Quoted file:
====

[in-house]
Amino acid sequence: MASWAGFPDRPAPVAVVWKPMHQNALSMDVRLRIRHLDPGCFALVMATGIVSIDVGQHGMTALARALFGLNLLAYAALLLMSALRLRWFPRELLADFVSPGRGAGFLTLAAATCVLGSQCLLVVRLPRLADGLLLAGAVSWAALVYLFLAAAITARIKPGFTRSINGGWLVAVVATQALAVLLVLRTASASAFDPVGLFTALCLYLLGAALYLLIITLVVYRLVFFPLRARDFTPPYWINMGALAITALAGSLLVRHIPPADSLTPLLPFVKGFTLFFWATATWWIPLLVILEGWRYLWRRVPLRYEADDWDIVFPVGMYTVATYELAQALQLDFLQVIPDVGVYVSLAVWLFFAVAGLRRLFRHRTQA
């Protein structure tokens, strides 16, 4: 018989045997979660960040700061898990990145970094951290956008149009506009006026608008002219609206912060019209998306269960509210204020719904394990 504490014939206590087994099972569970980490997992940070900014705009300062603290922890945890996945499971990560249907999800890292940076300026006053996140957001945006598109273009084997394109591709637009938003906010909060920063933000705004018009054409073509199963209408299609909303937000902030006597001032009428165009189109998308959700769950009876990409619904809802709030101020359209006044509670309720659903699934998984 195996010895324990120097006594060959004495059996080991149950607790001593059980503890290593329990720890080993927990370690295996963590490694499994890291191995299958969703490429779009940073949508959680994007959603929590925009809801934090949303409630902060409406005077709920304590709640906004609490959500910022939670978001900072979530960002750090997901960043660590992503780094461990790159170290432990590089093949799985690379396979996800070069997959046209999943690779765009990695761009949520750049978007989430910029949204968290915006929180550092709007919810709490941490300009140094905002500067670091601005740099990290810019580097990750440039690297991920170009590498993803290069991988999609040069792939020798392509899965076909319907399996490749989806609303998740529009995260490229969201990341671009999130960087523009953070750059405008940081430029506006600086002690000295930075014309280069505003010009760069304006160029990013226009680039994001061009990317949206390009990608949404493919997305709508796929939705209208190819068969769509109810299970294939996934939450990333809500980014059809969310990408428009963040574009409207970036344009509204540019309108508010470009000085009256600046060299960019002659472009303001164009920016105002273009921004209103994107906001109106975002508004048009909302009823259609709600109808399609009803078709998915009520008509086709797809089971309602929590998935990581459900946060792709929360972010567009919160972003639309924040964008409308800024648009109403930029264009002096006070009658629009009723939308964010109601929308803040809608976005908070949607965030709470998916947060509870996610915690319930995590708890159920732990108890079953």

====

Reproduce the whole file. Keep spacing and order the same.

[in-house]
Amino acid sequence: MASWAGFPDRPAPVAVVWKPMHQNALSMDVRLRIRHLDPGCFALVMATGIVSIDVGQHGMTALARALFGLNLLAYAALLLMSALRLRWFPRELLADFVSPGRGAGFLTLAAATCVLGSQCLLVVRLPRLADGLLLAGAVSWAALVYLFLAAAITARIKPGFTRSINGGWLVAVVATQALAVLLVLRTASASAFDPVGLFTALCLYLLGAALYLLIITLVVYRLVFFPLRARDFTPPYWINMGALAITALAGSLLVRHIPPADSLTPLLPFVKGFTLFFWATATWWIPLLVILEGWRYLWRRVPLRYEADDWDIVFPVGMYTVATYELAQALQLDFLQVIPDVGVYVSLAVWLFFAVAGLRRLFRHRTQA
């Protein structure tokens, strides 16, 4: 018989045997979660960040700061898990990145970094951290956008149009506009006026608008002219609206912060019209998306269960509210204020719904394990 504490014939206590087994099972569970980490997992940070900014705009300062603290922890945890996945499971990560249907999800890292940076300026006053996140957001945006598109273009084997394109591709637009938003906010909060920063933000705004018009054409073509199963209408299609909303937000902030006597001032009428165009189109998308959700769950009876990409619904809802709030101020359209006044509670309720659903699934998984 195996010895324990120097006594060959004495059996080991149950607790001593059980503890290593329990720890080993927990370690295996963590490694499994890291191995299958969703490429779009940073949508959680994007959603929590925009809801934090949303409630902060409406005077709920304590709640906004609490959500910022939670978001900072979530960002750090997901960043660590992503780094461990790159170290432990590089093949799985690379396979996800070069997959046209999943690779765009990695761009949520750049978007989430910029949204968290915006929180550092709007919810709490941490300009140094905002500067670091601005740099990290810019580097990750440039690297991920170009590498993803290069991988999609040069792939020798392509899965076909319907399996490749989806609303998740529009995260490229969201990341671009999130960087523009953070750059405008940081430029506006600086002690000295930075014309280069505003010009760069304006160029990013226009680039994001061009990317949206390009990608949404493919997305709508796929939705209208190819068969769509109810299970294939996934939450990333809500980014059809969310990408428009963040574009409207970036344009509204540019309108508010470009000085009256600046060299960019002659472009303001164009920016105002273009921004209103994107906001109106975002508004048009909302009823259609709600109808399609009803078709998915009520008509086709797809089971309602929590998935990581459900946060792709929360972010567009919160972003639309924040964008409308800024648009109403930029264009002096006070009658629009009723939308964010109601929308803040809608976005908070949607965030709470998916947060509870996610915690319930995590708890159920732990108890079953």